Clippers point guard protects the basketball as he makes contact with Spurs… (Gina Ferazzi / Los Angeles…)
It's the playoffs, prime time for the rough-'n'-ready NBA. Polish the brass knuckles. This is the real ultimate fighting.
There is a reason they label these playoffs by rounds. All they need are ring girls. How about calling them the Muhammad Ali conference semifinals, leading to the George Foreman finals?
For The Record
Los Angeles Times Thursday, May 24, 2012 Home Edition Main News Part A Page 4 News Desk 1 inches; 30 words Type of Material: Correction
NBA playoffs: A column in the May 22 Sports section about physical play in the NBA playoffs misspelled the last name of retired Boston Celtics player Jim Loscutoff as Luscutoff.
We wonder what Dr. Naismith would think if he came back to look at his game. No more peach baskets, Doc, but lots of elbows and forearm shivers. These guys hang necks on clotheslines, not clothes.
Remember Jim Luscutoff? He's 82 now, living part time in Massachusetts and part time in Florida. He used to wreak havoc with anybody playing his Celtics. The baseline was his and intruders departed with bruises and warts. Jungle Jim played at 6 feet 5 and 220 pounds. Now, he'd be a lightweight, Manny Pacquiao in Vitali Klitschko's world.
Luscutoff's NBA era was not for the faint of heart. But today's game, with bigger stakes and bigger players, is really heavy on the testosterone. If you like finesse, watch dressage.
For the most part, the pro version of this alleged non-contact sport was always more about banging than beauty. Even the terms tell that now. They don't rebound, they pound the boards. They don't guard each other, they body up.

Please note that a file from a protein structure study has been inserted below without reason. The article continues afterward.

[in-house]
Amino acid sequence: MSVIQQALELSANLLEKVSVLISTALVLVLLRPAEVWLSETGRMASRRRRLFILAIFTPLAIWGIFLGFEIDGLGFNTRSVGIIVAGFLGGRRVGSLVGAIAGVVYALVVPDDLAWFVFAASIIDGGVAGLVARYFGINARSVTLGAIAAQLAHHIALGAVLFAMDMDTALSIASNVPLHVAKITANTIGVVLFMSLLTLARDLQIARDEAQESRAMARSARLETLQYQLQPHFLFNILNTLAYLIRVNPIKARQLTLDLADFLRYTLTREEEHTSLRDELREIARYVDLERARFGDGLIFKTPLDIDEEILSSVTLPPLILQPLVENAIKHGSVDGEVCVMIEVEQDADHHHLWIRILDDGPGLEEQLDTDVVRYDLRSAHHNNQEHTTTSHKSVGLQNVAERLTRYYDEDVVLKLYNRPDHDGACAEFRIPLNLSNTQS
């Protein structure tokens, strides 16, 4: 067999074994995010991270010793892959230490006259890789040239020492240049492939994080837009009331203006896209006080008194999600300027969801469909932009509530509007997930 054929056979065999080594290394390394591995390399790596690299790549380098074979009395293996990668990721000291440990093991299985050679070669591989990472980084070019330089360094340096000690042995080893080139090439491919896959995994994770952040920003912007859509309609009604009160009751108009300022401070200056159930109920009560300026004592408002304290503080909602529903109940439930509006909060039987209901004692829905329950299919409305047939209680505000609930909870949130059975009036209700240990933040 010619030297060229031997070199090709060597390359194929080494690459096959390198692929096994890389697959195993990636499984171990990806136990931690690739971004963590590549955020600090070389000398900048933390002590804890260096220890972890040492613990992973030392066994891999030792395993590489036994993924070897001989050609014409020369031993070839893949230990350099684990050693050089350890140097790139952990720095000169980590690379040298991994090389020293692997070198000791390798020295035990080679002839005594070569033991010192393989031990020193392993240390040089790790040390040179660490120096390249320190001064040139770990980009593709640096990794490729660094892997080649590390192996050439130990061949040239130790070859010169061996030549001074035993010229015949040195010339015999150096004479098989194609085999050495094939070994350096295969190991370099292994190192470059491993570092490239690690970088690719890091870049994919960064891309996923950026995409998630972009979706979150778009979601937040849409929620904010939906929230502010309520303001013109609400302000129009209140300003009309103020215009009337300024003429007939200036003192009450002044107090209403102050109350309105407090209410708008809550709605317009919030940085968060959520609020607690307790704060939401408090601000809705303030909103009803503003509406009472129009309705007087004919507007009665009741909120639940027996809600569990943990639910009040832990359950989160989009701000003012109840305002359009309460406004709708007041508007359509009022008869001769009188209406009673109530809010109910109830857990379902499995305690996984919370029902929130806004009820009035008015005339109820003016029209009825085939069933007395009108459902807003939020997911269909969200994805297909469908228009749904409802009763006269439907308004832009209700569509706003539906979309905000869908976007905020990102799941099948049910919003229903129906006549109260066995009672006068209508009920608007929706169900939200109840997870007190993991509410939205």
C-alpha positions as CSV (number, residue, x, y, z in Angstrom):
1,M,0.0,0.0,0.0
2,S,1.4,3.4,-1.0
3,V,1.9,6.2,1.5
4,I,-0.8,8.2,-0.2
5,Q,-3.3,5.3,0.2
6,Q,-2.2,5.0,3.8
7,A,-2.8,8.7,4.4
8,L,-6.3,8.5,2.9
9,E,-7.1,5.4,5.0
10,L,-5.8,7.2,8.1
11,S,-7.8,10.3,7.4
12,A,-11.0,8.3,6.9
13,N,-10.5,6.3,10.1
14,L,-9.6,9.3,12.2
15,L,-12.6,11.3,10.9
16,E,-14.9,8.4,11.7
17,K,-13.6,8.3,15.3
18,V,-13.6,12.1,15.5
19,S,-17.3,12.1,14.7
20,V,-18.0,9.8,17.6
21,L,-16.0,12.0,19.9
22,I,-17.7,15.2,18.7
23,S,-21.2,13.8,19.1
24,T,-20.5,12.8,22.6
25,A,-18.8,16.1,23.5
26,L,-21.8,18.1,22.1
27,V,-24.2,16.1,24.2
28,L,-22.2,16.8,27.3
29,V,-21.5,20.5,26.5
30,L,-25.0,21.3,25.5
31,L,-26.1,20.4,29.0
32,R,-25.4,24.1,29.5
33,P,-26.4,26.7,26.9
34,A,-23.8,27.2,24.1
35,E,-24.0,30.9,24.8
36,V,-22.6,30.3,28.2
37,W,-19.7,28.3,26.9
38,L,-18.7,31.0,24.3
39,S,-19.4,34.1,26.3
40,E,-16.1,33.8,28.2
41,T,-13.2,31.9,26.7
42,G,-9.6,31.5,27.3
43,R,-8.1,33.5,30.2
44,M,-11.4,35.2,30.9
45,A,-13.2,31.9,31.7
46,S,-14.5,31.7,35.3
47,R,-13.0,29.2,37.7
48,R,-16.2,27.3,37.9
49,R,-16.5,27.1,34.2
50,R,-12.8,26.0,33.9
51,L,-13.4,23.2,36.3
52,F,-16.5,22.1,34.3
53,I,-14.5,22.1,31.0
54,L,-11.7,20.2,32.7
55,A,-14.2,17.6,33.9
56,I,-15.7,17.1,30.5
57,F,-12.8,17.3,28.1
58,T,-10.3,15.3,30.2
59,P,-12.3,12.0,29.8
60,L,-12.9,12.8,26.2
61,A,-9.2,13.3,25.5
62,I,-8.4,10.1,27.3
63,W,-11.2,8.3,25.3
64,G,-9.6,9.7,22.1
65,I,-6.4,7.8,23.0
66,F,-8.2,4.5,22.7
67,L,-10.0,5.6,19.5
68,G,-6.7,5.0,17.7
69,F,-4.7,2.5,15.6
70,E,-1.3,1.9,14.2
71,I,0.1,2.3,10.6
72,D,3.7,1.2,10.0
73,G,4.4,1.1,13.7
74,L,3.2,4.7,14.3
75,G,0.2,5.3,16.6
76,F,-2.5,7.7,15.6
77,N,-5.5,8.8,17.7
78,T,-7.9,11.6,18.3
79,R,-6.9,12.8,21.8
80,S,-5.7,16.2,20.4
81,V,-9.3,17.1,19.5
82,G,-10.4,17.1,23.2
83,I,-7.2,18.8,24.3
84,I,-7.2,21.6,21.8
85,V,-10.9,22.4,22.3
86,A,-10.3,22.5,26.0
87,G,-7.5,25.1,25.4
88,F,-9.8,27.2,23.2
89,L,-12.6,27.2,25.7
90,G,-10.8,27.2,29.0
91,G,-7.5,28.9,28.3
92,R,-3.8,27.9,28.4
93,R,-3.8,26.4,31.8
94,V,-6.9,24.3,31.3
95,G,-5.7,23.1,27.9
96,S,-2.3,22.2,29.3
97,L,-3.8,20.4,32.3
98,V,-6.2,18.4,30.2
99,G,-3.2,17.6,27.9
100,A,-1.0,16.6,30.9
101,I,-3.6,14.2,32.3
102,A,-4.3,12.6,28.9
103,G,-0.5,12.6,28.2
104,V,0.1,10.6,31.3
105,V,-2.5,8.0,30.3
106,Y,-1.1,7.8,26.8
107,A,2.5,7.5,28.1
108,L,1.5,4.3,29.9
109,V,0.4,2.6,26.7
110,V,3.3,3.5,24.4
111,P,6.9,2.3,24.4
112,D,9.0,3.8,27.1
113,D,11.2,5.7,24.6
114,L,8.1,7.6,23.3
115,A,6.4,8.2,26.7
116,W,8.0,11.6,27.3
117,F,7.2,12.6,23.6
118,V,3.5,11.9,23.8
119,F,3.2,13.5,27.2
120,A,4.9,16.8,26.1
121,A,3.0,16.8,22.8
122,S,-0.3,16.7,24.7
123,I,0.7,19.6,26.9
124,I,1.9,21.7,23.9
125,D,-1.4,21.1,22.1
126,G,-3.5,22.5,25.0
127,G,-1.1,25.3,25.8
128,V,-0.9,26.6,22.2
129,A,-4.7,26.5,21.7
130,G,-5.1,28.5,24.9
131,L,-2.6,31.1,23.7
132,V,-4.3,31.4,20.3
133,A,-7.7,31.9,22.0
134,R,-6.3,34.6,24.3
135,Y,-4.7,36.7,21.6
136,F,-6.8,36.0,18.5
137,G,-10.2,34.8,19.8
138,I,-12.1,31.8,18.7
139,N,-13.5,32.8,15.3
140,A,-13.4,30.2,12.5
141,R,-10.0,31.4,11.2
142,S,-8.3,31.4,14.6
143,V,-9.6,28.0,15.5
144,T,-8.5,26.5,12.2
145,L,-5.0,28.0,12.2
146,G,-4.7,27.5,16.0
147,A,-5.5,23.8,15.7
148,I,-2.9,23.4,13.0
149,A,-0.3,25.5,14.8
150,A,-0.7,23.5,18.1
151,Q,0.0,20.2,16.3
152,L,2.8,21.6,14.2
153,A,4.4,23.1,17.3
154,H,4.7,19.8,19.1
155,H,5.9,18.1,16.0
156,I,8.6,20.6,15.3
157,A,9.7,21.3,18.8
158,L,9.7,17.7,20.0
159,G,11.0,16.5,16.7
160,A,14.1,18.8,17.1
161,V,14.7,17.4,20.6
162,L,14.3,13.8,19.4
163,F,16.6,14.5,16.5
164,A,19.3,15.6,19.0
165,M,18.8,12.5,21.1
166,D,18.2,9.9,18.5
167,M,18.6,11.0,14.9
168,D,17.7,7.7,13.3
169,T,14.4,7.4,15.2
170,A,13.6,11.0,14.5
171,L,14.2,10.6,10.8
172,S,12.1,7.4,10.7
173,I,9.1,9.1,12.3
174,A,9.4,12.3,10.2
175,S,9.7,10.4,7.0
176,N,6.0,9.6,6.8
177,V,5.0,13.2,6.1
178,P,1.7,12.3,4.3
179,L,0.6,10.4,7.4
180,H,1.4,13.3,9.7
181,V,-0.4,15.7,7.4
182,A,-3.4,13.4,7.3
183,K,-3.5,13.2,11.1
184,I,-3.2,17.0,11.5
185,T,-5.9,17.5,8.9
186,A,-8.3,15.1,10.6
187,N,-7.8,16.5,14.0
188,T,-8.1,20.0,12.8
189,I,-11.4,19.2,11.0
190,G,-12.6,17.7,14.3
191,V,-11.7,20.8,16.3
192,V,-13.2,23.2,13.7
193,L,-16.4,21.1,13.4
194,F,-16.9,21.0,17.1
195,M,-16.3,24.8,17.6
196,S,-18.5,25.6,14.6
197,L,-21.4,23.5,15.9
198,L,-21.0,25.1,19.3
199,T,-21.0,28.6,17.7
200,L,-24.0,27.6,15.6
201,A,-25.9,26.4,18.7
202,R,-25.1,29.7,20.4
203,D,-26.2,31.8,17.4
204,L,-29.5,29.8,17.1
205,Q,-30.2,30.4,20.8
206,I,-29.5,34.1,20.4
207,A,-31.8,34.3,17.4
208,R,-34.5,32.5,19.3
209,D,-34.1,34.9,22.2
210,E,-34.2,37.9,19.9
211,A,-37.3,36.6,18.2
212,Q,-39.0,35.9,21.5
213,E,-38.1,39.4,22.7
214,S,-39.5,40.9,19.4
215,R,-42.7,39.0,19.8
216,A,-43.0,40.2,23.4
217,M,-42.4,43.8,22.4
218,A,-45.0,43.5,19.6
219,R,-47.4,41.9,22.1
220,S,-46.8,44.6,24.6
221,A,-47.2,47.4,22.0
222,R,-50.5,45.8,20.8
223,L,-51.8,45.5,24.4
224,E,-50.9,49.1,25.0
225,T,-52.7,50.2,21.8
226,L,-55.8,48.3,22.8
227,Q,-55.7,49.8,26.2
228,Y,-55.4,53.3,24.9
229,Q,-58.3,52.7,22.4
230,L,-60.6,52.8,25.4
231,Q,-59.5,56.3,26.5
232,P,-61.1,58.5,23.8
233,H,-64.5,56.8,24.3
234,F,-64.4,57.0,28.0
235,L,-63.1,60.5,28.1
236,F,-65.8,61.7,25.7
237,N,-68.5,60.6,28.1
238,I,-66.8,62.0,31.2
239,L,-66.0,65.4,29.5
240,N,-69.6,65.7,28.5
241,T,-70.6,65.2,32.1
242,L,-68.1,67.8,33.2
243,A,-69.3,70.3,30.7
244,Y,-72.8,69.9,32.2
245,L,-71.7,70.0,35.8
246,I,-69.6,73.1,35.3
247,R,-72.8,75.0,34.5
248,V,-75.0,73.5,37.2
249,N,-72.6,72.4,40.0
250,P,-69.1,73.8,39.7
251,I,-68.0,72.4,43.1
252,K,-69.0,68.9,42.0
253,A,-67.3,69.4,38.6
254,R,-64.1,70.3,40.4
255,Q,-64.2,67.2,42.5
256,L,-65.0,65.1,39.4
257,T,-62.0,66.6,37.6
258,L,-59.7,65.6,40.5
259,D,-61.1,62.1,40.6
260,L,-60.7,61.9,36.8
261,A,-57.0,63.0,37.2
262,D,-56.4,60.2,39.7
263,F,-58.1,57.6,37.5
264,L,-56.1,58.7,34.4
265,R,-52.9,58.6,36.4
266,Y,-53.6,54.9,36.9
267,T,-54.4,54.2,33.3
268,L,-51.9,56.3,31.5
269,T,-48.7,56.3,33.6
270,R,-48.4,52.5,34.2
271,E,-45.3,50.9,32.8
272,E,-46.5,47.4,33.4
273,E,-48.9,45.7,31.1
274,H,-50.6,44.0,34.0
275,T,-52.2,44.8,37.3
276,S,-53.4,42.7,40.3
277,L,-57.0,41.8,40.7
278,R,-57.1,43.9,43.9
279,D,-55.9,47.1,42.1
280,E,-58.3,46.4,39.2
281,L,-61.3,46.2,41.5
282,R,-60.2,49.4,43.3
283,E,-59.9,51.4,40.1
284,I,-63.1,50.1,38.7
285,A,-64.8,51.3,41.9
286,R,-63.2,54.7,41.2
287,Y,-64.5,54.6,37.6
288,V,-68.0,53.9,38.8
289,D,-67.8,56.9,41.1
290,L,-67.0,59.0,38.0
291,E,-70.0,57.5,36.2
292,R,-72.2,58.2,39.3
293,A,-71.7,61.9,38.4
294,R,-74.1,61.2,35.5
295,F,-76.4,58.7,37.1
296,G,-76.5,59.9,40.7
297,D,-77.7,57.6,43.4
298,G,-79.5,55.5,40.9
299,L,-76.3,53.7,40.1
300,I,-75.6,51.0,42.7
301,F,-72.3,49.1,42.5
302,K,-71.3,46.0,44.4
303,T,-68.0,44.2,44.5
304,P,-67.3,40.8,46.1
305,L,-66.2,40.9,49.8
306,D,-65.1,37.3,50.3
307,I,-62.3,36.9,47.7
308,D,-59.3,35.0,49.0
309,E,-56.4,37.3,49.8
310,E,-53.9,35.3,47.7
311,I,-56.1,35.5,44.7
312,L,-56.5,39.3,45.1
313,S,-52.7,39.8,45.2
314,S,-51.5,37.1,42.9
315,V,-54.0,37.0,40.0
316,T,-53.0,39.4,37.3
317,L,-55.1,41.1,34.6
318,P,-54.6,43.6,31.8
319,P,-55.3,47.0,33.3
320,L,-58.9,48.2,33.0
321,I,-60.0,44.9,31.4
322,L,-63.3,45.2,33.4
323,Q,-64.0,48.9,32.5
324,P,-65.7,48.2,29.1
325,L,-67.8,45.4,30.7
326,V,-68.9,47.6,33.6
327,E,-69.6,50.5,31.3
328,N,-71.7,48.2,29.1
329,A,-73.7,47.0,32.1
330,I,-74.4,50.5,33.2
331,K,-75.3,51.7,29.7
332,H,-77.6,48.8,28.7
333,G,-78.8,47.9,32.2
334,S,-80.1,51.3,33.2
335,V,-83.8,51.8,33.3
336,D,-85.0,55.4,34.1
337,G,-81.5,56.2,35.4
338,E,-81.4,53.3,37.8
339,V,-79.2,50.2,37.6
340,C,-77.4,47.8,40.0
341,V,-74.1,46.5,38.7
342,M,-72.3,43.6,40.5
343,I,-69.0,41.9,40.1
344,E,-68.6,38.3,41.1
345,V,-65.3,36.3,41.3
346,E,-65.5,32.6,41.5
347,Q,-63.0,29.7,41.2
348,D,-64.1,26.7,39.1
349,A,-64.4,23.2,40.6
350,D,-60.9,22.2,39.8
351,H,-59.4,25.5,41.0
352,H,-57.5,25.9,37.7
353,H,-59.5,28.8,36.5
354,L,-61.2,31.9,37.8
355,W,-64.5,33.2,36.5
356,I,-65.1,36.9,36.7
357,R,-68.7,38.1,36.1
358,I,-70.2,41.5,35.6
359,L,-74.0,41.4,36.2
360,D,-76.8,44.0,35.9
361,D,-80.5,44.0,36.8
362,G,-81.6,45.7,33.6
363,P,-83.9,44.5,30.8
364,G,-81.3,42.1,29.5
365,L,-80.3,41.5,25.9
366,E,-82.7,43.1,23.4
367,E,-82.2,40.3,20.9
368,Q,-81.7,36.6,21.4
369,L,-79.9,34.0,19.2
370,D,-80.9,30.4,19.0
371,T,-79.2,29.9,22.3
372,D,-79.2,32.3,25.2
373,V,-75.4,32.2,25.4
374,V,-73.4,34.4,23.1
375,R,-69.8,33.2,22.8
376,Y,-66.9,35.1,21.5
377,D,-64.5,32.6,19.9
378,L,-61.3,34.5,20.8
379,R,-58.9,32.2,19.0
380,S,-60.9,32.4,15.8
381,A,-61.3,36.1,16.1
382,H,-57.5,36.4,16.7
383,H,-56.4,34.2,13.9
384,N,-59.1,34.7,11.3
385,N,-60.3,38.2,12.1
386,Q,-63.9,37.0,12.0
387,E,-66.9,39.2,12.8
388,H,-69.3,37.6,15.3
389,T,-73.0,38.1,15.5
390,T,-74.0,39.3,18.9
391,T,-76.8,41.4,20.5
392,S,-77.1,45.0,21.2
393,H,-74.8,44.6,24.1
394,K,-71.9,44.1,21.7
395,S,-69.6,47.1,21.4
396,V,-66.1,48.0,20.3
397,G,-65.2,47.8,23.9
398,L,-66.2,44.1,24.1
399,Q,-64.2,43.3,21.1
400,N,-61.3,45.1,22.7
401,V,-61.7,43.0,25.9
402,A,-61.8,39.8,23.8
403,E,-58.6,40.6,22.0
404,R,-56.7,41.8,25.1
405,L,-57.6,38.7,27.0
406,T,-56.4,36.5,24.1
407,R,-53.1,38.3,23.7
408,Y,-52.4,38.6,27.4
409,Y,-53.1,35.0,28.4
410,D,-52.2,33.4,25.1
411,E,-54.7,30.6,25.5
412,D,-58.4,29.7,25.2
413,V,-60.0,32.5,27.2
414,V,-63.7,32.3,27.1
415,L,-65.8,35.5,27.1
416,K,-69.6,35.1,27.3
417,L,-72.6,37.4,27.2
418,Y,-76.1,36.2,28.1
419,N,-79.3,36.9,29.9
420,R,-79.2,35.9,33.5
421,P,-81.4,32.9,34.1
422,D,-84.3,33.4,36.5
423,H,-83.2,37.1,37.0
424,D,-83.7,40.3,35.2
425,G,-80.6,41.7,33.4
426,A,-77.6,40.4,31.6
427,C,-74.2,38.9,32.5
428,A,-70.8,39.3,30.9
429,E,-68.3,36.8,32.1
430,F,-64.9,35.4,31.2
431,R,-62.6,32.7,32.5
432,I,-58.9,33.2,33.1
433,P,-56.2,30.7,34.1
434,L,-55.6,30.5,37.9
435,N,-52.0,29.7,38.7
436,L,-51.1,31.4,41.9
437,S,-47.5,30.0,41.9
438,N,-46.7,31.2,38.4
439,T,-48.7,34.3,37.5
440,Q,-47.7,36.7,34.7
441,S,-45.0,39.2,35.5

Luscutoff's era -- he played nine years in Boston, starting in 1955, and won seven titles -- was an extension of the postwar roughhouse times in the league. The NBA was moving beyond teams in Sheboygan and Rochester, and the game, although occasionally showcasing some basketball finesse with the likes of Bob Cousy, was thickening its skin.
Most teams had a Luscutoff. Heck, some of the toughest guys were in the backcourt. Bill Sharman was from that era and nobody dared mess with him.
Still, the impression was that the rough stuff was limited, controllable. You could officiate it.
Now, well....? Where have you gone, Mendy Rudolph? A nation turns it lonely eyes to you. The current guys don't need whistles, they need whips and chairs.
The league does what is has to, and always has, to leave the impression that it actually has some control, that it can keep the heavyweights on the ropes with fines, penalties and sanctions. They even label some of the fouls flagrant. How silly. Most are flagrant.
In 1977, when Rudy Tomjanovich ran full speed into Kermit Washington's fist, it occurred to the NBA that this was not good, especially when Rudy T almost died. So the NBA huffed and puffed, as it always does when there is the fear that negative public perception might result in lost dollars.